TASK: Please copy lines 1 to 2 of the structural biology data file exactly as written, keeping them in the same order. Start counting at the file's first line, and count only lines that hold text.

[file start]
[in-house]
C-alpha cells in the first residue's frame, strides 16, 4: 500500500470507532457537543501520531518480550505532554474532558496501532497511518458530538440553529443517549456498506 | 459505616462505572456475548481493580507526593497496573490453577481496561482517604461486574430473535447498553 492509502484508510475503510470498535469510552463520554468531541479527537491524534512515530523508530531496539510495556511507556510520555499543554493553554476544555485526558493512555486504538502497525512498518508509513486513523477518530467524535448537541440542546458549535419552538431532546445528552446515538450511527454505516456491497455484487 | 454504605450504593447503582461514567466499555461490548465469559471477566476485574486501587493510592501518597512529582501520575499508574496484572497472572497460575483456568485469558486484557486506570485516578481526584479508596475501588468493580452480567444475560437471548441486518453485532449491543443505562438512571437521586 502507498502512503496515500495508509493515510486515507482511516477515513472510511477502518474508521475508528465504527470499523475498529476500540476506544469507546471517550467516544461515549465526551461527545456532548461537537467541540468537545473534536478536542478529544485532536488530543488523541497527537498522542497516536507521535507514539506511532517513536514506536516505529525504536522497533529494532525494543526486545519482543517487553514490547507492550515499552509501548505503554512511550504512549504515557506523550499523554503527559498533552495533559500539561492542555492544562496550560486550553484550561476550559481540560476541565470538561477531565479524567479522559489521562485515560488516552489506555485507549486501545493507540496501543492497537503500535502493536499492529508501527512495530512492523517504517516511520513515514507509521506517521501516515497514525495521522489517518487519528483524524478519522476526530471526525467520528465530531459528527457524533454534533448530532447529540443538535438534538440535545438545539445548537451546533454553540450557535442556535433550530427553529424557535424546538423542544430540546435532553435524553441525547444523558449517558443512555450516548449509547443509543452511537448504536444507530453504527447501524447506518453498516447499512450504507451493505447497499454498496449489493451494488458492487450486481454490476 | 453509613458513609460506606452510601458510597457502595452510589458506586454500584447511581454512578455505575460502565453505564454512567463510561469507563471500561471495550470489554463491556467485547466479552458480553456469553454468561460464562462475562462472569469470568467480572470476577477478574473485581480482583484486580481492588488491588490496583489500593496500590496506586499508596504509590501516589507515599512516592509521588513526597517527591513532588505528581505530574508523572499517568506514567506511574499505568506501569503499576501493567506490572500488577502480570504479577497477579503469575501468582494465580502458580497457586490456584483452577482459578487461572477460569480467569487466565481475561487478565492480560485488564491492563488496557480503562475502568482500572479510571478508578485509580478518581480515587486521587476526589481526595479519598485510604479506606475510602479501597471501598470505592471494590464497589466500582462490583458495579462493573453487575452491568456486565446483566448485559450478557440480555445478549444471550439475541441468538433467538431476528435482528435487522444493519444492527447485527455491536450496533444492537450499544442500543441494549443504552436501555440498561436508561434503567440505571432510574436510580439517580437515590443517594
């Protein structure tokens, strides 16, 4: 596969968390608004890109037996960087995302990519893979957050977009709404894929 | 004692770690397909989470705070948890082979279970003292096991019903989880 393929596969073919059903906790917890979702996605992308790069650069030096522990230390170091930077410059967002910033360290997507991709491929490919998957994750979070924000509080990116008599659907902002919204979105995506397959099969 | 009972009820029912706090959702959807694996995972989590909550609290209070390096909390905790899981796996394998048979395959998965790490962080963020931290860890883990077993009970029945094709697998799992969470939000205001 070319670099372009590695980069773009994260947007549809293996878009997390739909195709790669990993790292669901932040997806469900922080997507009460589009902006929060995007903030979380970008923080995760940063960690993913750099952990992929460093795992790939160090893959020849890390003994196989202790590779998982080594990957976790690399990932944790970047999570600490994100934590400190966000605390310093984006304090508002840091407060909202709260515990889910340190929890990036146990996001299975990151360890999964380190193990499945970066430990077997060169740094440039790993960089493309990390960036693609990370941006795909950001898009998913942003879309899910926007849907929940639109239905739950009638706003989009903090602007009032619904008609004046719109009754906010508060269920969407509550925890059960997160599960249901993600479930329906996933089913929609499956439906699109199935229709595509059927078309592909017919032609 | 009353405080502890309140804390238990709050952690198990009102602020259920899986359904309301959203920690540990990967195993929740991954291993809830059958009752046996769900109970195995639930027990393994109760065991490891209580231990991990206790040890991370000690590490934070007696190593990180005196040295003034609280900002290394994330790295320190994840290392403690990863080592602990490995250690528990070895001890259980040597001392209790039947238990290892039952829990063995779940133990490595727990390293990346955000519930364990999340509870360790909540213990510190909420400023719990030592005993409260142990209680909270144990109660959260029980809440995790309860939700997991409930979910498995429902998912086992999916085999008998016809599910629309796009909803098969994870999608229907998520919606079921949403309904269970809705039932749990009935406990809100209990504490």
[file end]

[in-house]
C-alpha cells in the first residue's frame, strides 16, 4: 500500500470507532457537543501520531518480550505532554474532558496501532497511518458530538440553529443517549456498506 | 459505616462505572456475548481493580507526593497496573490453577481496561482517604461486574430473535447498553 492509502484508510475503510470498535469510552463520554468531541479527537491524534512515530523508530531496539510495556511507556510520555499543554493553554476544555485526558493512555486504538502497525512498518508509513486513523477518530467524535448537541440542546458549535419552538431532546445528552446515538450511527454505516456491497455484487 | 454504605450504593447503582461514567466499555461490548465469559471477566476485574486501587493510592501518597512529582501520575499508574496484572497472572497460575483456568485469558486484557486506570485516578481526584479508596475501588468493580452480567444475560437471548441486518453485532449491543443505562438512571437521586 502507498502512503496515500495508509493515510486515507482511516477515513472510511477502518474508521475508528465504527470499523475498529476500540476506544469507546471517550467516544461515549465526551461527545456532548461537537467541540468537545473534536478536542478529544485532536488530543488523541497527537498522542497516536507521535507514539506511532517513536514506536516505529525504536522497533529494532525494543526486545519482543517487553514490547507492550515499552509501548505503554512511550504512549504515557506523550499523554503527559498533552495533559500539561492542555492544562496550560486550553484550561476550559481540560476541565470538561477531565479524567479522559489521562485515560488516552489506555485507549486501545493507540496501543492497537503500535502493536499492529508501527512495530512492523517504517516511520513515514507509521506517521501516515497514525495521522489517518487519528483524524478519522476526530471526525467520528465530531459528527457524533454534533448530532447529540443538535438534538440535545438545539445548537451546533454553540450557535442556535433550530427553529424557535424546538423542544430540546435532553435524553441525547444523558449517558443512555450516548449509547443509543452511537448504536444507530453504527447501524447506518453498516447499512450504507451493505447497499454498496449489493451494488458492487450486481454490476 | 453509613458513609460506606452510601458510597457502595452510589458506586454500584447511581454512578455505575460502565453505564454512567463510561469507563471500561471495550470489554463491556467485547466479552458480553456469553454468561460464562462475562462472569469470568467480572470476577477478574473485581480482583484486580481492588488491588490496583489500593496500590496506586499508596504509590501516589507515599512516592509521588513526597517527591513532588505528581505530574508523572499517568506514567506511574499505568506501569503499576501493567506490572500488577502480570504479577497477579503469575501468582494465580502458580497457586490456584483452577482459578487461572477460569480467569487466565481475561487478565492480560485488564491492563488496557480503562475502568482500572479510571478508578485509580478518581480515587486521587476526589481526595479519598485510604479506606475510602479501597471501598470505592471494590464497589466500582462490583458495579462493573453487575452491568456486565446483566448485559450478557440480555445478549444471550439475541441468538433467538431476528435482528435487522444493519444492527447485527455491536450496533444492537450499544442500543441494549443504552436501555440498561436508561434503567440505571432510574436510580439517580437515590443517594